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What causes timber decay?

Timber decay can be a serious problem for buildings of all ages, and wood rot and insect infestations are often found in older properties and period homes. In short, the timber elements in a building can decay and rot as a result of adverse environmental conditions such as water leaks and prolonged exposure to damp or wetness.

If you are considering the purchase of a property and your home survey has flagged up timber decay, it’s important to understand the nature of the beast. Armed with information, you can decide whether and how to proceed with the transaction, and how to tackle the problem. At Cosey Homes, our experienced surveyors can advise on all building problems and carry out specific structural inspections to check the health (or otherwise) of the timber in the property.

Many living organisms use timber as food, and biological attack can take many forms. The most common and destructive types of timber decay are caused by Dry Rot, Wet Rot, Death Watch Beetle, Common Furniture Beetle and Powder-Post Beetle. Let’s take a look at each of these in turn.

Dry Rot

Dry rot is caused by a fungus called Serpula lacrymans. It can lie dormant in wood for years until the right conditions in terms of moisture, oxygen and nutrients present themselves. With a relative humidity of 95% and a moisture content in the timber of more than 20%, the fungus will bloom and start to cause decay. Be under no illusion that dry rot is a serious issue. It can destroy softwood timber and even hardwood can be affected.

Dry rot, in its mature stages, has a distinctive plate-shaped fruiting body that is orange with white edges. Greyish white threads (mycelium) help the dry rot to spread across other building materials including brickwork. Timber that has been affected by dry rot has a characteristic appearance. Usually light brown in colour, it is dry and brittle with cuboidal cracking. Learn more about dry rot infestations in our recent blog here.

Wet Rot

The vast majority of timber decay in buildings is caused by wet rot. Wet rot or cellar fungus (Coniophora puteana) can either result in timber darkening (known as brown rot) or timber bleaching (aka white rot). In order to thrive, this fungus requires the presence of persistently damp conditions with a moisture content of about 50-60%.

Although some fungi produce fruiting bodies that are similar to dry rot, the main evidence of a wet rot attack is usually found in the form of blackish brown strands. Similar to dry rot, there may also be cuboidal cracking present.

Death Watch Beetle

Large-sectioned hardwood timbers made from oak or elm that are already affected by wood rot are the most likely places you will find a death watch beetle infestation in a building. Older properties are therefore more at risk. For a death watch beetle (Xestobium rufovillosum) infestation to become established, damp conditions must be present. But even if the wood is subsequently drying out, the attack may still continue albeit at a slower rate.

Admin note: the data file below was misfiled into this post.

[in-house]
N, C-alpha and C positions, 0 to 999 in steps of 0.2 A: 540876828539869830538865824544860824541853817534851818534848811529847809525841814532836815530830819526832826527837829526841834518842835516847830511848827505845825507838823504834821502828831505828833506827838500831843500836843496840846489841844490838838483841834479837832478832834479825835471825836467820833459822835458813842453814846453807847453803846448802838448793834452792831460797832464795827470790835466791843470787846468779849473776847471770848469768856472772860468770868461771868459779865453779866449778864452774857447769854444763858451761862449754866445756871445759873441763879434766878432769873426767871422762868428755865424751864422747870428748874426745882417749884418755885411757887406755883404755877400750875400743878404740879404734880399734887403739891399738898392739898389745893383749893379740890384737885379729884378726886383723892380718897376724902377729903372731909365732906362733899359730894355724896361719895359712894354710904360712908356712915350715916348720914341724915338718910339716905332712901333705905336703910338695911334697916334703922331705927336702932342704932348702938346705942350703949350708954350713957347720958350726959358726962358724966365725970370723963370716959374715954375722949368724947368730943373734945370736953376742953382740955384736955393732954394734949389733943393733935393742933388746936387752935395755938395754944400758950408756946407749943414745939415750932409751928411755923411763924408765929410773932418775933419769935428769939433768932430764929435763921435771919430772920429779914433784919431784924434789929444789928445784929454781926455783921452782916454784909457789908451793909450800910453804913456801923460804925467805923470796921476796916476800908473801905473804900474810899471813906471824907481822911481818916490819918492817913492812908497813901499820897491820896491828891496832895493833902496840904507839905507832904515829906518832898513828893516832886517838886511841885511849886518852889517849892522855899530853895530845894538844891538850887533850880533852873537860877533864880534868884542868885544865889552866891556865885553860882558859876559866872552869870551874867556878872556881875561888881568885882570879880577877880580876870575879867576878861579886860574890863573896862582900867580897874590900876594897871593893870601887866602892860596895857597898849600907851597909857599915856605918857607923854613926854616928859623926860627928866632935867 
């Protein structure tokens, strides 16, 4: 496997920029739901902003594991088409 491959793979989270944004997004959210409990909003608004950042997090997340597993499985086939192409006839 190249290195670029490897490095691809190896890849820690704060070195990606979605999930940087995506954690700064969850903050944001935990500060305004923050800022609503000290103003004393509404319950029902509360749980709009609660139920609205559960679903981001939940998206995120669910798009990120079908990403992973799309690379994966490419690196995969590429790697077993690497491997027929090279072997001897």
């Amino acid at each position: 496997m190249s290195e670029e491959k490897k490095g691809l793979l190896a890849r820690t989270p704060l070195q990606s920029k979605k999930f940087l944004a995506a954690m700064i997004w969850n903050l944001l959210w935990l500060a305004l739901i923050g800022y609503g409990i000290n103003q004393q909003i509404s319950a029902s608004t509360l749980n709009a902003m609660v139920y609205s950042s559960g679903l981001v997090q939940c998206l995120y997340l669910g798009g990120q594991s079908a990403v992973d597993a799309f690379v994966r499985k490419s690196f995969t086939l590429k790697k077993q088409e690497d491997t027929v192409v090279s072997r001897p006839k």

Death watch beetles are most active during the spring when they emerge through bore holes that are around 3mm in diameter, leaving behind coarse bore dust. And in case you were wondering, the name derives from the distinctive tapping or ticking sound they make during the mating season that can often be heard in the dead of night, supposedly heralding tragedy according to ancient superstitions.

Common Furniture Beetle

Anobium punctatum is the common furniture beetle, better known as woodworm. While it much prefers the sapwood of softwoods and hardwoods, rot affected heartwoods may also be vulnerable to attack. Badly ventilated roof voids and damp areas in suspended timber ground floors are most at risk from woodworm attack.

The furniture beetle is at its most active between March and August when the weather is warm. Tiny bore holes of 1-2mm in diameter with gritty, cream coloured bore dust are its calling card.

Powder-Post Beetle

Finally, the powder-post beetle (Lyctus brunneus) attacks the sapwood of hardwoods such as oak, ash, chestnut and elm. Softwoods and older hardwoods are immune to damage from this wood-boring insect.

The powder-post beetle is active year-round, and loves buildings that are centrally heated. Tell-tale signs of a powder-post infestations are bore holes that are around 1.5mm in diameter, and very fine bore dust that resembles powder – hence its name.

Inspecting the building

If damp is an issue in the property, or you suspect fungal decay, it is essential to instruct a professional surveyor to inspect the building without delay to detect where the water is coming from and how extensive the timber damage is. The following checks should be carried out:

It should go without saying that if your property is affected by timber decay, professional guidance must be sought without delay. Cosey Homes have nearly 20 years’ experience in the surveying industry, having served thousands of clients with expert advice, quality reporting and outstanding customer service. Contact the Cosey Homes team today.

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UK Wide Chartered Surveyors
Cosey Homes offer the full range RICS home surveys from Level 1 - 3 with national coverage provided by our experienced local property surveying team.